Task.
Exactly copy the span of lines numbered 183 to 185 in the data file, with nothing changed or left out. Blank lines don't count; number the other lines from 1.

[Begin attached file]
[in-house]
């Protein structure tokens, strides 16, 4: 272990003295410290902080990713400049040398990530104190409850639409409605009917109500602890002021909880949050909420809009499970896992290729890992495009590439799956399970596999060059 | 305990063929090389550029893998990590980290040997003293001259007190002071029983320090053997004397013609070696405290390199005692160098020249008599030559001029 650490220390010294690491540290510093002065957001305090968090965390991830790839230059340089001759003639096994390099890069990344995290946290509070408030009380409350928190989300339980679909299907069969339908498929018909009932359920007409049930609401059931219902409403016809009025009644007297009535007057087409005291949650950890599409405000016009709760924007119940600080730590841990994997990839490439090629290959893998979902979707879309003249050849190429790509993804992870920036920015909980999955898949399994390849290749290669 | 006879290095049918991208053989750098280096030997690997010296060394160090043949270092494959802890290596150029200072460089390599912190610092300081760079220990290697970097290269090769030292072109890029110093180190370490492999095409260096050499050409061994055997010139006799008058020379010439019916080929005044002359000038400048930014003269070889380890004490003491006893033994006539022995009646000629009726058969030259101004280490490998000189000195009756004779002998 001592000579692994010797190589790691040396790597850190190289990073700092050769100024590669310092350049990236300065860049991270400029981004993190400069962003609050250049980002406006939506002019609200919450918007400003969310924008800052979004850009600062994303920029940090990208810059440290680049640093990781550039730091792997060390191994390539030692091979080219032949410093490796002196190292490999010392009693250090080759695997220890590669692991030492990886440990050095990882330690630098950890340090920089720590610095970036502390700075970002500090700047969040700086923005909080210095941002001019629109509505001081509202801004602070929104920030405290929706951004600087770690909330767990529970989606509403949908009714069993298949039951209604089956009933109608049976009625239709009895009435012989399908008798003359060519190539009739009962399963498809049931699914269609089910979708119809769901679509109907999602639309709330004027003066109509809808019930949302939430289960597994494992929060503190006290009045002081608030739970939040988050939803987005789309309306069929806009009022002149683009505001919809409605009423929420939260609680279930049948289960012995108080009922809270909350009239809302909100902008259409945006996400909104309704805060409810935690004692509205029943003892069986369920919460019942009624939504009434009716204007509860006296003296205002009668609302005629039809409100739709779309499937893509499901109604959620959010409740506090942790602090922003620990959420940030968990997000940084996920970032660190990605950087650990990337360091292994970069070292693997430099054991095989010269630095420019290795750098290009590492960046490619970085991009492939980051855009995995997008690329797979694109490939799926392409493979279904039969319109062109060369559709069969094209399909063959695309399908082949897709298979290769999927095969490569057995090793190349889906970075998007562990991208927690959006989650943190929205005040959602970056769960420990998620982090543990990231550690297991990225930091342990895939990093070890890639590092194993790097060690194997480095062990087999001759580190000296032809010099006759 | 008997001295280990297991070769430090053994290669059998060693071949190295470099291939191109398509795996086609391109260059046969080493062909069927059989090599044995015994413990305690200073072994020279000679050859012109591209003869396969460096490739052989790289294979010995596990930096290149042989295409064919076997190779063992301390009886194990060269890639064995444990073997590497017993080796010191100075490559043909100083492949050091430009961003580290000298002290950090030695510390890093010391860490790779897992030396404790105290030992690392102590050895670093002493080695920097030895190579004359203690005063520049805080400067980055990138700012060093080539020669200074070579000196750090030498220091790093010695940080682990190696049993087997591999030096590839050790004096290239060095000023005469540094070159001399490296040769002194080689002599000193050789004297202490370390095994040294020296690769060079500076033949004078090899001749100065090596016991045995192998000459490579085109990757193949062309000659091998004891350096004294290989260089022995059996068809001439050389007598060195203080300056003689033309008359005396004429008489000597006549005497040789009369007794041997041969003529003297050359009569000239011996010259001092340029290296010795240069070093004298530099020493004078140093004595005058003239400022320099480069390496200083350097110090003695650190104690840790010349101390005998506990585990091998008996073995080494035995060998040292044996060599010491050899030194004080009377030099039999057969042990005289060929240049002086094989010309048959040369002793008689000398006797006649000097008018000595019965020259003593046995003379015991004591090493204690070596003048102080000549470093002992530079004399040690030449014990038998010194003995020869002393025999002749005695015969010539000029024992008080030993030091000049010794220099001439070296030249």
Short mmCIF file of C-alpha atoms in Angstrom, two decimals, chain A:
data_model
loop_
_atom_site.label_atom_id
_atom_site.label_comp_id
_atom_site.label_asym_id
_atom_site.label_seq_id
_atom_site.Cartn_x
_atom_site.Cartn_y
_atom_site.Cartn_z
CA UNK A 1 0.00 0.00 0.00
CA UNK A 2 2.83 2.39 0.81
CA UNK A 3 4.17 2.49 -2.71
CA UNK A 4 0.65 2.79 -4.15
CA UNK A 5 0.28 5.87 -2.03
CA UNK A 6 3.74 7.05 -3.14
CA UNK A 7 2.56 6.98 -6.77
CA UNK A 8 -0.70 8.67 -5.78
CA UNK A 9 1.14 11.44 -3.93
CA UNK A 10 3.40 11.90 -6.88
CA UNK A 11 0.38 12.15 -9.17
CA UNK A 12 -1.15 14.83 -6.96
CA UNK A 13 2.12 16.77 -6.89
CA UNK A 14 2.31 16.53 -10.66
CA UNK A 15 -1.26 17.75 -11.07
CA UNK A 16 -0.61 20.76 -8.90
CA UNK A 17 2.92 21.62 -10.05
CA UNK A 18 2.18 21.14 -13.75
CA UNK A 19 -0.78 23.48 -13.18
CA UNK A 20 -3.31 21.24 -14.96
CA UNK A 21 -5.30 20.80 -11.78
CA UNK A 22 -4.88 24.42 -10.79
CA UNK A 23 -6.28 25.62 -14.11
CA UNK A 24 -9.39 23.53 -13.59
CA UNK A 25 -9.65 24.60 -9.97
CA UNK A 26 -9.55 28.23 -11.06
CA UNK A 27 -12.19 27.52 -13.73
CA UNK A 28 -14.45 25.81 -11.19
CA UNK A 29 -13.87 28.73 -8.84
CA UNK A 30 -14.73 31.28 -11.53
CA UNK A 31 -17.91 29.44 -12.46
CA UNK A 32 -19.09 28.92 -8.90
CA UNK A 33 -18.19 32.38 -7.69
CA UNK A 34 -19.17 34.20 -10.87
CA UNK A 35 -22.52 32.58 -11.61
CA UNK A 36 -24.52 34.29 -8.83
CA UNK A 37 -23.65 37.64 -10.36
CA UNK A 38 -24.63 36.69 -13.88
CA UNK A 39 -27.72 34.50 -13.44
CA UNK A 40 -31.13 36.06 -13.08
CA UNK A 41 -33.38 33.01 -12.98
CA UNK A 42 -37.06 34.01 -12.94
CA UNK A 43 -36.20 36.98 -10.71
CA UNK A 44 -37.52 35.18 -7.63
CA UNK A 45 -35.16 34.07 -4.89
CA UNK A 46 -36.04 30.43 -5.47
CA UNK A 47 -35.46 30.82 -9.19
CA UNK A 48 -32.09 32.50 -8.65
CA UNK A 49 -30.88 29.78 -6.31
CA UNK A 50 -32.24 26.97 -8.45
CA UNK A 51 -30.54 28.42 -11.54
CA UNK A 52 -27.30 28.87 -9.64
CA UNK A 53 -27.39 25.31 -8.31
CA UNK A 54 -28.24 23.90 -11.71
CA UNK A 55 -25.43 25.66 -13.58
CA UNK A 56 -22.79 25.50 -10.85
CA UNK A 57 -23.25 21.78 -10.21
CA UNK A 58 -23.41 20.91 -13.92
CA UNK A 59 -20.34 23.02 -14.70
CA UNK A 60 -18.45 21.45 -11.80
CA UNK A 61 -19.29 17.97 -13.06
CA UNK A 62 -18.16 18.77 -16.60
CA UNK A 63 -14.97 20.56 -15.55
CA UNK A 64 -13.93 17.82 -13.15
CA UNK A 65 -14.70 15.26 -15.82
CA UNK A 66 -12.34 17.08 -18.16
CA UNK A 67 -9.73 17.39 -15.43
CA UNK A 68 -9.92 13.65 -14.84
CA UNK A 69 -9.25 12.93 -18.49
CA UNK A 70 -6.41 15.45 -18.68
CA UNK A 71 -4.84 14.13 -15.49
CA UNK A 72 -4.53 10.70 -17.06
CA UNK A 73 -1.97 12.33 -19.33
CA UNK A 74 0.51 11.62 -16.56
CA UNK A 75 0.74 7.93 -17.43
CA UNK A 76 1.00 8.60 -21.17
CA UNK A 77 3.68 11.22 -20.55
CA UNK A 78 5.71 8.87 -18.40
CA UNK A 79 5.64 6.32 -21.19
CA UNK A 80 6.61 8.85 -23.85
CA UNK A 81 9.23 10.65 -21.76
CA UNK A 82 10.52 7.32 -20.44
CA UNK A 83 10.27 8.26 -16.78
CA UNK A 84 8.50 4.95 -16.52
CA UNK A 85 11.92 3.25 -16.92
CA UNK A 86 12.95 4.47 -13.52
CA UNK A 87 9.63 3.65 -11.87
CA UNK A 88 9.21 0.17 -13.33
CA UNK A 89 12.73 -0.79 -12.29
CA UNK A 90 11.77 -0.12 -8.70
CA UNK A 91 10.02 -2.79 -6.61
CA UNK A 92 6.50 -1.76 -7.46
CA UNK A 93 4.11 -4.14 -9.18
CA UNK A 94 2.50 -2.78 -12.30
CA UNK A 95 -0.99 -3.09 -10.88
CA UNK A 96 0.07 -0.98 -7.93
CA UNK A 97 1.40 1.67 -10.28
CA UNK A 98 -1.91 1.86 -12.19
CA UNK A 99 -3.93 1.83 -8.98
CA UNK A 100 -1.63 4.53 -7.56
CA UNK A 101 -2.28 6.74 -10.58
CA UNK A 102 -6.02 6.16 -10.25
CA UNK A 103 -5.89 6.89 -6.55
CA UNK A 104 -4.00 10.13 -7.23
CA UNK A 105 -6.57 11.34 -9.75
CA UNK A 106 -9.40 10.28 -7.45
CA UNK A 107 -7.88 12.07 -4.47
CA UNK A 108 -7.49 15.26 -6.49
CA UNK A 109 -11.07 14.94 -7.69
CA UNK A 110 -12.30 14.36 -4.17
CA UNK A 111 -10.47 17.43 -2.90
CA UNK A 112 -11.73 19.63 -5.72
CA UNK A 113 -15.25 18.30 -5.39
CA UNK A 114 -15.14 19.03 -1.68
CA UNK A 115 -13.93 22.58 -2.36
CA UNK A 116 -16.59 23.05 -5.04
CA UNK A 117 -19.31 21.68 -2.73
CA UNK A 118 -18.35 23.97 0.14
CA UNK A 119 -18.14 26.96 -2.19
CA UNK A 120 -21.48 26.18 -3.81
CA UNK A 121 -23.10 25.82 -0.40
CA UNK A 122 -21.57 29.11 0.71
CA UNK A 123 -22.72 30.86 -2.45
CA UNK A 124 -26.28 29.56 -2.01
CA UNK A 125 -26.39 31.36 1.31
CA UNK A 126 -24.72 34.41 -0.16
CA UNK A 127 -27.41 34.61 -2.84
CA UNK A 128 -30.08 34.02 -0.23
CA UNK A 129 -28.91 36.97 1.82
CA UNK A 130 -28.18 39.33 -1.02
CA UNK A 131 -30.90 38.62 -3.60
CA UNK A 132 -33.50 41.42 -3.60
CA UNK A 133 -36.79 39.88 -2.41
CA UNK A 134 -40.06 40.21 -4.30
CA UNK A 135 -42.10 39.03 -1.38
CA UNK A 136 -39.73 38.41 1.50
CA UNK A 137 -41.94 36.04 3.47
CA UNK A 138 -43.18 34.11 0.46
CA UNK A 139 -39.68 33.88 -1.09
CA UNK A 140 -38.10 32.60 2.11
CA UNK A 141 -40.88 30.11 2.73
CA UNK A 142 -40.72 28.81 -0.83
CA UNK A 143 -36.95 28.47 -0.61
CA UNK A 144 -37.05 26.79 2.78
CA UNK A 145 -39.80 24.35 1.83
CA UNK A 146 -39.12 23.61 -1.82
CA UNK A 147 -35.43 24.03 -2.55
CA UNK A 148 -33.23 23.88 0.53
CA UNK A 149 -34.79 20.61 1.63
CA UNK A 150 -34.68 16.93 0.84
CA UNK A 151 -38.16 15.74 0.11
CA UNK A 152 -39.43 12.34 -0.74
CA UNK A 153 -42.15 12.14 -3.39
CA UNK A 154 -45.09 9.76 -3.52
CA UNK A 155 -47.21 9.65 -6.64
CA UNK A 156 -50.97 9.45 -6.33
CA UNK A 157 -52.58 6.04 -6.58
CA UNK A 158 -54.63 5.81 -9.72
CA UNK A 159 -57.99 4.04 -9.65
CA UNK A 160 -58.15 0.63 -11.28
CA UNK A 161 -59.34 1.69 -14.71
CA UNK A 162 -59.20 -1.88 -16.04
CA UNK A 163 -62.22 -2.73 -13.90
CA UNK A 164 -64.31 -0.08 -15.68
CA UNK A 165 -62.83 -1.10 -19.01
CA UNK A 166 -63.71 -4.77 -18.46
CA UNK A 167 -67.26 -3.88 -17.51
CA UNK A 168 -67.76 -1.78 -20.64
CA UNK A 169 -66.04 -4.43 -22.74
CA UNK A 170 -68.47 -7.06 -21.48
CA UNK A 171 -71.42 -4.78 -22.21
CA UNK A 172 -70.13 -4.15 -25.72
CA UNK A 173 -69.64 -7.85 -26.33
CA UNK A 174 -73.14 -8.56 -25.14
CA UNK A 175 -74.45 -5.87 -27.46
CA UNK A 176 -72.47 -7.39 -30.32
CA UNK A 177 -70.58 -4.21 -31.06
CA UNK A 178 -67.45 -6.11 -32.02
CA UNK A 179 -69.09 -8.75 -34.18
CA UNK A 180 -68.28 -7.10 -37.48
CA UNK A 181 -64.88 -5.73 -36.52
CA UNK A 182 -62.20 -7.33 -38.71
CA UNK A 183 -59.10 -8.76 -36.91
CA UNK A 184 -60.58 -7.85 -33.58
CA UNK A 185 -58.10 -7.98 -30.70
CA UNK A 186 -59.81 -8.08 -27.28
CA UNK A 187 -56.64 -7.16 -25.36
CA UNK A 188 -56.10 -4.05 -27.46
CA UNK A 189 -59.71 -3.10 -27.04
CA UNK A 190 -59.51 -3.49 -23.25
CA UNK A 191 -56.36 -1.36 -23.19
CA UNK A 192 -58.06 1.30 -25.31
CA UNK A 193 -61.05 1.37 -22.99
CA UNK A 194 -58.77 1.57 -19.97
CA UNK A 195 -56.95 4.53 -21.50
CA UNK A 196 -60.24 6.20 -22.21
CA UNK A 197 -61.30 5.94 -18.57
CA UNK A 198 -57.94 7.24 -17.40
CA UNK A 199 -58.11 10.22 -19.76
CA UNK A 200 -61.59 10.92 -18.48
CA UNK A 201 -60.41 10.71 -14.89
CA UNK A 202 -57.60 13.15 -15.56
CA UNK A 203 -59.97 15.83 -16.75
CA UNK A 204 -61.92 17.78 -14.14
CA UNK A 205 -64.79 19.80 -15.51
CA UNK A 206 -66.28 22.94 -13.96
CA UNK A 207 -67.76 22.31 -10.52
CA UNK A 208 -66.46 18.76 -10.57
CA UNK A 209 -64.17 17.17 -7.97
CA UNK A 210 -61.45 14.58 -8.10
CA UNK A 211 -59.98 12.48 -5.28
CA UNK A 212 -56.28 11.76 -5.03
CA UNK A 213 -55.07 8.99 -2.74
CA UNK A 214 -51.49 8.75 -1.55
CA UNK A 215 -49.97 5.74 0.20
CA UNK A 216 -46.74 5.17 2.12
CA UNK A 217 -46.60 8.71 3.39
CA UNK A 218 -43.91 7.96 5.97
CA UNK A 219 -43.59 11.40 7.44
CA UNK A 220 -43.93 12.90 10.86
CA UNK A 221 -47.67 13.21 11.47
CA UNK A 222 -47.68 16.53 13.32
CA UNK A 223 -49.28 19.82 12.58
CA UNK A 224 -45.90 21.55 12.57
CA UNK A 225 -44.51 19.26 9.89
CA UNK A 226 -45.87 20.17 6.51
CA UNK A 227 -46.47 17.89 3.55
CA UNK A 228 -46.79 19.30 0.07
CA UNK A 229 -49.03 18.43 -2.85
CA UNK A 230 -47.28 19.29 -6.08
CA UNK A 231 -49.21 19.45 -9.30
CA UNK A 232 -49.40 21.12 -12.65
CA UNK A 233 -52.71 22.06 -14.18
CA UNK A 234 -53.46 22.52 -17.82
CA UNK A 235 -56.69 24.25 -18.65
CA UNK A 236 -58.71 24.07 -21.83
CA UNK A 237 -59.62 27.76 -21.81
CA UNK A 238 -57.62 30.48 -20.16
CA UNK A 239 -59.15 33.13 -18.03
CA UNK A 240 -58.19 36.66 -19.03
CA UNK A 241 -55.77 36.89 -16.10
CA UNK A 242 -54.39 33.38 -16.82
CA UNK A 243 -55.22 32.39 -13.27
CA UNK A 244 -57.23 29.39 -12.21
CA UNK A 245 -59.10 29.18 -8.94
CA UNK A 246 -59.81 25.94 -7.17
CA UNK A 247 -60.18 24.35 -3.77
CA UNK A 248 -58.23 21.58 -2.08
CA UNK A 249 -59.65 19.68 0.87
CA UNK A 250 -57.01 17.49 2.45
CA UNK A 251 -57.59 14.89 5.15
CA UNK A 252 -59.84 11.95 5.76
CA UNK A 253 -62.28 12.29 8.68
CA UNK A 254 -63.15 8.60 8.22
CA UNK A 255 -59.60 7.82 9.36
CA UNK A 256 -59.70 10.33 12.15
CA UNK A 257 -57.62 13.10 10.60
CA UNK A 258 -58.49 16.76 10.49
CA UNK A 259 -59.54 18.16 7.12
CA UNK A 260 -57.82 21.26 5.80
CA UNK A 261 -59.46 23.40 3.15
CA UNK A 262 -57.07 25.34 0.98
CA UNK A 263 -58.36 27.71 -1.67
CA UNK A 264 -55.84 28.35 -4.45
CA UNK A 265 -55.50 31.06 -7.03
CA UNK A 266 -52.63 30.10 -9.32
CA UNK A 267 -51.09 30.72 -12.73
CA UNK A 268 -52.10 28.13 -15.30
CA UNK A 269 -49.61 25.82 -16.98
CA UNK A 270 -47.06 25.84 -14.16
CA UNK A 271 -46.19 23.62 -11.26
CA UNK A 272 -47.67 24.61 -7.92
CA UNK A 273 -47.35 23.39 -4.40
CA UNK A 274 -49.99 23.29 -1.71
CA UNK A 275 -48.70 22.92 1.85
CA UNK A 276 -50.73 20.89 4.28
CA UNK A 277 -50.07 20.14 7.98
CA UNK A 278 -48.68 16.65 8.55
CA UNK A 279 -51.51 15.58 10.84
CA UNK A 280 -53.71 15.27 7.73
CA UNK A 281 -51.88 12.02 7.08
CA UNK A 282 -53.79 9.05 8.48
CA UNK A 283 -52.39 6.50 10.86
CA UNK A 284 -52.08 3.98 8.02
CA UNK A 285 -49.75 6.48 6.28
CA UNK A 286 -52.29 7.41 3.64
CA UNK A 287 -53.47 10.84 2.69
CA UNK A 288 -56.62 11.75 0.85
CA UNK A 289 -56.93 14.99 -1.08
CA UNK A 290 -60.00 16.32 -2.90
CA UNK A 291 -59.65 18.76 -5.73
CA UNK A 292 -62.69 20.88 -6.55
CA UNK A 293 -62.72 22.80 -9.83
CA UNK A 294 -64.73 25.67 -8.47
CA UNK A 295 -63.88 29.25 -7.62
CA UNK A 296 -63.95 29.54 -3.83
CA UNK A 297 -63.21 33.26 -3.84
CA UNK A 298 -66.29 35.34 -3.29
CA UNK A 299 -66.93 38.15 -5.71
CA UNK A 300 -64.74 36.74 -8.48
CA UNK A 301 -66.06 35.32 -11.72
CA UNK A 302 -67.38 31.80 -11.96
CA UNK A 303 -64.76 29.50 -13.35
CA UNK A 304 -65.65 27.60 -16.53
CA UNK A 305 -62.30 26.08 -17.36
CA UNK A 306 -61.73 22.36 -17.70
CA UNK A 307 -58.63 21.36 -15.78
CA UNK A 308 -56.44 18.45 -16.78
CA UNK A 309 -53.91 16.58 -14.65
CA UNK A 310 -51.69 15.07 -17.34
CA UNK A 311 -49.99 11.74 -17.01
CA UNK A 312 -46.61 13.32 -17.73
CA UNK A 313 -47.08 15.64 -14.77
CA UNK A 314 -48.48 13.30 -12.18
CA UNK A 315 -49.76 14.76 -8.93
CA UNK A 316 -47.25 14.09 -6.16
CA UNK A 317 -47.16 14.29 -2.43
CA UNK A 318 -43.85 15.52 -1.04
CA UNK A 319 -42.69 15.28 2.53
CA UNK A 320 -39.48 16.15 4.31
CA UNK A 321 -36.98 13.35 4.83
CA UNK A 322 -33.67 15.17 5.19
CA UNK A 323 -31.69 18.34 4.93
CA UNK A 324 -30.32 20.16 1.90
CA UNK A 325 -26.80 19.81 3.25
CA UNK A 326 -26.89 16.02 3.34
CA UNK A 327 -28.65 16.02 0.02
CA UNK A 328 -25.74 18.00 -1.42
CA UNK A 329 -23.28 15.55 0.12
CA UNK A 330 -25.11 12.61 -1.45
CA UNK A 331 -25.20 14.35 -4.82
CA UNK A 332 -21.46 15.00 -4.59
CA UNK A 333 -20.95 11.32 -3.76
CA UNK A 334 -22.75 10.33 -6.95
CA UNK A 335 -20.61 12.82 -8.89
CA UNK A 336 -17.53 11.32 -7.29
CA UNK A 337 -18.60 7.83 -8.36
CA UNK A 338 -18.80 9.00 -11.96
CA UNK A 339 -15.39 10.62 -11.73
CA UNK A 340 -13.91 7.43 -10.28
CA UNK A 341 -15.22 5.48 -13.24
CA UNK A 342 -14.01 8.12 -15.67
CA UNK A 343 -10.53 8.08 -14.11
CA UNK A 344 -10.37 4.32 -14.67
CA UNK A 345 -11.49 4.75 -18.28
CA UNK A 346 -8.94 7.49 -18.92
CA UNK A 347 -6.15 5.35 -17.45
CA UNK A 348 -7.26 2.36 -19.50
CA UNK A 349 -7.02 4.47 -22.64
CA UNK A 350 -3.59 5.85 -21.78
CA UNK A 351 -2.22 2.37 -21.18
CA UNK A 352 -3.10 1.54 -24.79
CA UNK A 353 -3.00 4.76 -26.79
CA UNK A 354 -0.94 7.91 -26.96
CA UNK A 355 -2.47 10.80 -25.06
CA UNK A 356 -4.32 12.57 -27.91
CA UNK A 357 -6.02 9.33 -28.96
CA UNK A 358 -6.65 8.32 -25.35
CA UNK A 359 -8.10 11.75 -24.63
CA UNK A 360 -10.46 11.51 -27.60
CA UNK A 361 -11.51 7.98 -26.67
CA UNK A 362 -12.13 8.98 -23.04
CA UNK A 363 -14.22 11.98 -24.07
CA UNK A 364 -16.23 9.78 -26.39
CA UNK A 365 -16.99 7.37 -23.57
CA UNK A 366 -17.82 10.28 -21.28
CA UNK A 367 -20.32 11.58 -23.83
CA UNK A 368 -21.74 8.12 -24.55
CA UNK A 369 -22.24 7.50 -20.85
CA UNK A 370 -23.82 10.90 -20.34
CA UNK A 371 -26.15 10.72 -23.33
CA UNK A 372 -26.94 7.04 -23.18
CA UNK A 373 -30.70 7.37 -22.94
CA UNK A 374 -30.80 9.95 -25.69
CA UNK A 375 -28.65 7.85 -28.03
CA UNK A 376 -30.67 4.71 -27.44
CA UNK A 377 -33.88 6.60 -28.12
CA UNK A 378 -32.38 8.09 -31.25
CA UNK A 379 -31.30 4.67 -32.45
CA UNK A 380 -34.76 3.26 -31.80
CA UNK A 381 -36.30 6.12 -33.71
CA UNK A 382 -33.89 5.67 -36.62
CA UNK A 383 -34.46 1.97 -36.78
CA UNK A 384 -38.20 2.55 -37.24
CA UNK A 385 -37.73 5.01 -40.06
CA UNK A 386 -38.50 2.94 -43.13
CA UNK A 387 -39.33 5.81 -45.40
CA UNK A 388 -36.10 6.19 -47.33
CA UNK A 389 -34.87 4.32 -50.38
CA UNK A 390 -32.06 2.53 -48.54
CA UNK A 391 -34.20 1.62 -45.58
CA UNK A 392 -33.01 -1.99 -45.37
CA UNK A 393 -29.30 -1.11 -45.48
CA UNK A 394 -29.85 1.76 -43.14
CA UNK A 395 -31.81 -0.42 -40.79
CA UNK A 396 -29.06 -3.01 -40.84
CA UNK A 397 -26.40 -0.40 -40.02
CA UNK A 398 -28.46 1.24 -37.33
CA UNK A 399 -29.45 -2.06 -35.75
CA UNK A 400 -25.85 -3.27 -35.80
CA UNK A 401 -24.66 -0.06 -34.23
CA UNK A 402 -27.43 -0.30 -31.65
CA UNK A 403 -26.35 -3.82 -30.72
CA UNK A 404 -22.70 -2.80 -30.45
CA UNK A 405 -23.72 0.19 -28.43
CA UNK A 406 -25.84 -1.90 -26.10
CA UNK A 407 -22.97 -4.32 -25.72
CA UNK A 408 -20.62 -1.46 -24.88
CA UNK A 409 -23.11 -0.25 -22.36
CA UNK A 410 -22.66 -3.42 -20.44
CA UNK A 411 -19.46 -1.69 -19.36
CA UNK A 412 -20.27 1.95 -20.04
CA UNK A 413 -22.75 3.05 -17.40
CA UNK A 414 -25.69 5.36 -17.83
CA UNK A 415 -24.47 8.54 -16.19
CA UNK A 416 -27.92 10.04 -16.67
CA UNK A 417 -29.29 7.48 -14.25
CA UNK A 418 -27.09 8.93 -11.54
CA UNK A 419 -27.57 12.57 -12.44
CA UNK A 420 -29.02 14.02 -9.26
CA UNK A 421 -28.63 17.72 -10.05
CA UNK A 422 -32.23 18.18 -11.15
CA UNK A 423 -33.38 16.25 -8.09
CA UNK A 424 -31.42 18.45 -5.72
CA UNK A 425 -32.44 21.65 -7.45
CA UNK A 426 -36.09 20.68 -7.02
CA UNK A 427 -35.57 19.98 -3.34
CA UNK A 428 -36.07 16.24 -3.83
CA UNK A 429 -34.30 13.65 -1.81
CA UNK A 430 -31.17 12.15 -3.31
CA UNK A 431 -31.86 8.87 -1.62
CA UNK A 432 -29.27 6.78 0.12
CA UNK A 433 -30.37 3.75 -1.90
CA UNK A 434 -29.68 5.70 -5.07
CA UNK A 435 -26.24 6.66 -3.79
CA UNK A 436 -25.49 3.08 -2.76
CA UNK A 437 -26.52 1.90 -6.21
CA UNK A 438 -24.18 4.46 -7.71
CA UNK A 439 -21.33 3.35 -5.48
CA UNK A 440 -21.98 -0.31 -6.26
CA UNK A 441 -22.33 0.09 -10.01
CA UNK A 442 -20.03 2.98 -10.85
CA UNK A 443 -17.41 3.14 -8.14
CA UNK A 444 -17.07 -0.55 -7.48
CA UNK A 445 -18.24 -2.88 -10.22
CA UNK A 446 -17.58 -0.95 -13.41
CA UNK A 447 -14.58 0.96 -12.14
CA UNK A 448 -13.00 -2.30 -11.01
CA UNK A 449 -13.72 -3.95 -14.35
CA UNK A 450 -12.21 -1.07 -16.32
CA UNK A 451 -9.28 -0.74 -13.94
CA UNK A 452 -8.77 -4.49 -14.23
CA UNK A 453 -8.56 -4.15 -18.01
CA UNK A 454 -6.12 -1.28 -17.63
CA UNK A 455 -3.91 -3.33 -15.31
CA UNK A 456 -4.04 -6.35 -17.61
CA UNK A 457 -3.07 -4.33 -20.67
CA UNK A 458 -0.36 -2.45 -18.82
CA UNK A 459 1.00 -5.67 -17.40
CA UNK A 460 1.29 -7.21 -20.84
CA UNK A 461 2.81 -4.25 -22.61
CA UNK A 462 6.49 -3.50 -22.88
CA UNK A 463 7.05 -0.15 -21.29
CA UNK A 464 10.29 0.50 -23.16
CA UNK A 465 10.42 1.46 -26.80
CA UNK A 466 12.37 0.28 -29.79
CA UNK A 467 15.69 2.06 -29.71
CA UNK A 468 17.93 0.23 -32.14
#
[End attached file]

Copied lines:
CA UNK A 171 -71.42 -4.78 -22.21
CA UNK A 172 -70.13 -4.15 -25.72
CA UNK A 173 -69.64 -7.85 -26.33